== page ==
It’s food packaging—I love looking to other industries to innovate. I love seeing products reimagined, for example when Karl Lagerfeld made a Chanel supermarket. I wanted to rethink skincare packaging because I traveled a lot and every time I got off the plane my product was leaking out. Food has a lot of problems like skincare, you need to protect it from oxygen and light, and keep it fresh. I loved the standup spouted pouch concept, which is mostly used for baby food. It all started because we had a product development failure when we wanted to create a paint tube-style product. There aren’t many fillers that can make this, which made it hard to fill. At the time we couldn’t manufacture 10,000 of something, which is what you usually do with a unique product concept. I was chatting with my friend who is this great creative and we decided to make something that looked like ration packs, so you wouldn’t have the leaking problem. It was differentiated in appearance—the colors, the pouch—it made customers stop and investigate. When we made this, I said either this is going to bankrupt us or make us successful—ultimately it made us get the attention we needed as a brand. 

What made you decide to launch a diffusion line for Target?

It goes back to the concept accessibility which is something we always talk about. Our customer is younger than us and they aren’t in department stores anymore. We felt going mass would help us connect with a bunch of people at a different price point and that people would find us walking down the aisles. The scale and access of Target is just intriguing. I don’t think that things that have great design need to be expensive. I think our formulas are top-notch and now we have a whole new audience of people. That’s what I love about our diffusion line. 

How have you funded your business? If you’re self-funded, why have you decided thus far not to raise capital? 

We’re dipping our toe in growth and, as a former investor, I would never take money unless I felt there was an outsized opportunity for growth. Now that we have a bigger audience I think this time would be beneficial for an investor as we now have a really compelling growth strategy.

You have an interesting supply-chain solution that provides flexibility. How do you manage an almost vertical operation?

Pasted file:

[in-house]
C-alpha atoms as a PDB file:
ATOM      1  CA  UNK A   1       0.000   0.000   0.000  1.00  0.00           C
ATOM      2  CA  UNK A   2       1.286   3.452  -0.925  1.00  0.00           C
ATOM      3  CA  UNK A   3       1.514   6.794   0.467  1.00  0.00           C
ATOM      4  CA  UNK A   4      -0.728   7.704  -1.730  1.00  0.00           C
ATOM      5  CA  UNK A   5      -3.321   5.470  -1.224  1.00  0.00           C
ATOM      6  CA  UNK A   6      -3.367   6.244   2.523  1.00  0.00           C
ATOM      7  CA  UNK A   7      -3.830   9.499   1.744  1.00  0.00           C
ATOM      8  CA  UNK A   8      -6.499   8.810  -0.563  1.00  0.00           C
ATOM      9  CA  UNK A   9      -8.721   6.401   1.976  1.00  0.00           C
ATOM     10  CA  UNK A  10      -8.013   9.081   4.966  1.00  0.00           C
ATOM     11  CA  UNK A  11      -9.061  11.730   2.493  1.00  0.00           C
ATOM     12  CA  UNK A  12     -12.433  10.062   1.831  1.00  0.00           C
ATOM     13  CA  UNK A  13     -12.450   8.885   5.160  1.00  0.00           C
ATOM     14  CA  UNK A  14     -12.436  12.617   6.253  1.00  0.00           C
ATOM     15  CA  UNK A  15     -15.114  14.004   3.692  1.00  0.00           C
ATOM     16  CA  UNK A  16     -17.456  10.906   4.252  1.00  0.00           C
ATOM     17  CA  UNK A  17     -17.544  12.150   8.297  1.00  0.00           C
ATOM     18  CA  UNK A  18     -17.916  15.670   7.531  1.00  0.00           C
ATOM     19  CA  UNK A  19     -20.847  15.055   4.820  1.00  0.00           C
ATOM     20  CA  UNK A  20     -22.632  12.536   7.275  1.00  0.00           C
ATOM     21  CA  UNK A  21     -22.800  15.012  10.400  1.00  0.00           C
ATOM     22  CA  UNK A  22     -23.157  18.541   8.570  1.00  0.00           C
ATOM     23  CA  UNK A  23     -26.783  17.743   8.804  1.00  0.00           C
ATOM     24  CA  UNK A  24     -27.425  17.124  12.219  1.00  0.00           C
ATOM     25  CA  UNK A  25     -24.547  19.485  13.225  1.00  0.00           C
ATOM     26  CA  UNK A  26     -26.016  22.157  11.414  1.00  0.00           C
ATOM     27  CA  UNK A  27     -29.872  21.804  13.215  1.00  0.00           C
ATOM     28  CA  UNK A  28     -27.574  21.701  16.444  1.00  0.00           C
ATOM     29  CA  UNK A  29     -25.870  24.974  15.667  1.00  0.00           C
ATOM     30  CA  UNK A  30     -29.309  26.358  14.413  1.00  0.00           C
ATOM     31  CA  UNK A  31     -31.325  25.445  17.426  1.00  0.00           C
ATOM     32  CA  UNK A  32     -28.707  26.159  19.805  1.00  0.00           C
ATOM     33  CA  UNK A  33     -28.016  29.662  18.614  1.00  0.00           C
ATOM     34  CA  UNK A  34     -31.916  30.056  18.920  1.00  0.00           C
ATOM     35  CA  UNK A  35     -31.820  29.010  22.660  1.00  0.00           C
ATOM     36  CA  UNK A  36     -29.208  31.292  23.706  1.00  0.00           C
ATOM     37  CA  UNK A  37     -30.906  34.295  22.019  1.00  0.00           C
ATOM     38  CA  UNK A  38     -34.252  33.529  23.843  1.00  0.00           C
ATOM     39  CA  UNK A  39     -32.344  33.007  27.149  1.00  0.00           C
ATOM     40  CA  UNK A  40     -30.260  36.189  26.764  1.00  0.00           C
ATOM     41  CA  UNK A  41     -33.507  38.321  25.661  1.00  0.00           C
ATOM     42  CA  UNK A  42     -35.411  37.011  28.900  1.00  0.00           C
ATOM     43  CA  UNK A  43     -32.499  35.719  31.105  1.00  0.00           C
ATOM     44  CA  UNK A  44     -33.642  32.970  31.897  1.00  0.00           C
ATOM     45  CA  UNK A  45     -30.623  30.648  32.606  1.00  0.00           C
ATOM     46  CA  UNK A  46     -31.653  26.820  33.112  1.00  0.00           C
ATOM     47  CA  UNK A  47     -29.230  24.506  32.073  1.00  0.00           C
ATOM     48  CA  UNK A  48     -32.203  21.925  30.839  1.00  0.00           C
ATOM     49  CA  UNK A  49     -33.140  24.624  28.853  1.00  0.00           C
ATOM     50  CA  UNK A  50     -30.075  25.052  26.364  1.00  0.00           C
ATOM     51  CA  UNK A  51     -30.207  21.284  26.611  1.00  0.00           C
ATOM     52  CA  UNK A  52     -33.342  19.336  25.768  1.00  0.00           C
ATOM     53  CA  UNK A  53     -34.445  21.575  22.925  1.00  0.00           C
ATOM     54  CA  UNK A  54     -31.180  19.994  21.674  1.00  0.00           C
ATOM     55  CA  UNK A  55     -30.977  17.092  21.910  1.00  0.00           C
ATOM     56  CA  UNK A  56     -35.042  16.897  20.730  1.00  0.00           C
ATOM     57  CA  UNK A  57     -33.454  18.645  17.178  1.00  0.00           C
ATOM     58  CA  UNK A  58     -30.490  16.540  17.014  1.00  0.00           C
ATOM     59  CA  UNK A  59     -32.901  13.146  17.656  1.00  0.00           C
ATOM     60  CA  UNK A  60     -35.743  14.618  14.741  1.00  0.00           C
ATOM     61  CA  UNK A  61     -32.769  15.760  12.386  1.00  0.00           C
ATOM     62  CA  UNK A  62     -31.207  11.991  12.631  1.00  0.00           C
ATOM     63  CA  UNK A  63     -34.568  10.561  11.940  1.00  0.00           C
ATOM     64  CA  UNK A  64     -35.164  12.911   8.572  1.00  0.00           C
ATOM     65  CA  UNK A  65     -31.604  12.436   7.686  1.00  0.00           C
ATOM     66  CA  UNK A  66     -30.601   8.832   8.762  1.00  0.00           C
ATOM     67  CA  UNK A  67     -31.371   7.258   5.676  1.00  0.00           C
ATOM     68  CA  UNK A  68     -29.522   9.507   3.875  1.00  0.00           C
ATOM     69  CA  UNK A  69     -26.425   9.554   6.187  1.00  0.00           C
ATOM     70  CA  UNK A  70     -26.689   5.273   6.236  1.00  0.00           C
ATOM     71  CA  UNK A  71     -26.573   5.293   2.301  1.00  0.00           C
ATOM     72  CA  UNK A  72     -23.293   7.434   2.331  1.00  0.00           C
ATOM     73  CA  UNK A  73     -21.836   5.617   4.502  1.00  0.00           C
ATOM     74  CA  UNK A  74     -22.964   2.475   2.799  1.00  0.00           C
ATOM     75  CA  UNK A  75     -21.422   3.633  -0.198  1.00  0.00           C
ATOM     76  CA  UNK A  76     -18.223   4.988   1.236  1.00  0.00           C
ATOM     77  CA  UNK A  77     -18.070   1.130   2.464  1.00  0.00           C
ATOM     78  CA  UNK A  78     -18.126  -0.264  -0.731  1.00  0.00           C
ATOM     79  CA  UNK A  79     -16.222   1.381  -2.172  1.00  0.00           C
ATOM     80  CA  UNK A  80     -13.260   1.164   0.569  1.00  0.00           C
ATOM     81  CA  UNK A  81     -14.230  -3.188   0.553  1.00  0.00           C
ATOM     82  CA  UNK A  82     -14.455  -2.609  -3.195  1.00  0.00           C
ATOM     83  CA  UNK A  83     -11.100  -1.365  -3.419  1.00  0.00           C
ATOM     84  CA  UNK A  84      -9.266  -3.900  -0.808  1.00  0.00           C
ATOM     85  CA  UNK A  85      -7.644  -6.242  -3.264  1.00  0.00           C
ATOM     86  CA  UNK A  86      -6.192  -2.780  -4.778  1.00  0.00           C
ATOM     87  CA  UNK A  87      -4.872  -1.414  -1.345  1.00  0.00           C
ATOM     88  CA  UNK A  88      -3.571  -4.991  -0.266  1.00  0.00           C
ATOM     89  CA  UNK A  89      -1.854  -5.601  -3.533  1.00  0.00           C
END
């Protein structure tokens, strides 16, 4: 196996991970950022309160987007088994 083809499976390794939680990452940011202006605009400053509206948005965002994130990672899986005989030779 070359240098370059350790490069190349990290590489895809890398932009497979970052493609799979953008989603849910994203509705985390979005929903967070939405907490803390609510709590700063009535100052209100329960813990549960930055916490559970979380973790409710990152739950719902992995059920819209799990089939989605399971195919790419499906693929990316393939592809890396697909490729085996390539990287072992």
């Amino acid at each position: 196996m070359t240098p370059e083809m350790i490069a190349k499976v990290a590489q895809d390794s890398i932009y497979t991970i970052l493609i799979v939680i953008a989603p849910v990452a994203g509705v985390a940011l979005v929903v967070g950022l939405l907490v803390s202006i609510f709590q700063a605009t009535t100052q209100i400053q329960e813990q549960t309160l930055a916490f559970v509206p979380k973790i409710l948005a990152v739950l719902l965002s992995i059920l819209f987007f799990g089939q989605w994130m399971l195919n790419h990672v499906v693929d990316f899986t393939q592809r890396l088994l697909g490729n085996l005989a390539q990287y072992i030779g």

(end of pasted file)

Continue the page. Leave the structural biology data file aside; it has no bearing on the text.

That came about because of the pouch—this was not a common format. When you’re the first there’s no supply chain. At first, we found someone to fill our products but we were always out of stock and not able to grow. I thought to myself, we need to fix this and bought filling equipment and custom fitments which allowed us to fill products ourselves. Now we can work at our own pace, and can hyper-manage cash flow. I work with our labs and buy bulk which is cheaper than when they make it for you and sell you a finished product. It helps us manage inventory, and because of this I can turn inventory up to five times in one year. Normally you have $10,000 of inventory just sitting there. This is a slightly more vertical business model which helps us manage cash, as we have a warehouse and filling facility in Long Island City. I love that we’re more flexible than the average company. 

How has the industry changed since the launch of your brand and how has Ernest Supplies evolved? 

In so many ways. One of the key tenets of Ernest is that we want skincare to be part of a wellness routine. When I started, I loved how it felt to be making good choices for myself. Now in 2019 wellness is bigger than ever—people spend $12 on juice, take Barry’s or Rumble classes, eat free-range chicken, and drink sustainably sourced coffee. That is the direction that we wanted to go into with Ernest—we’re a brand that helps their customers make smart choices that align with their values.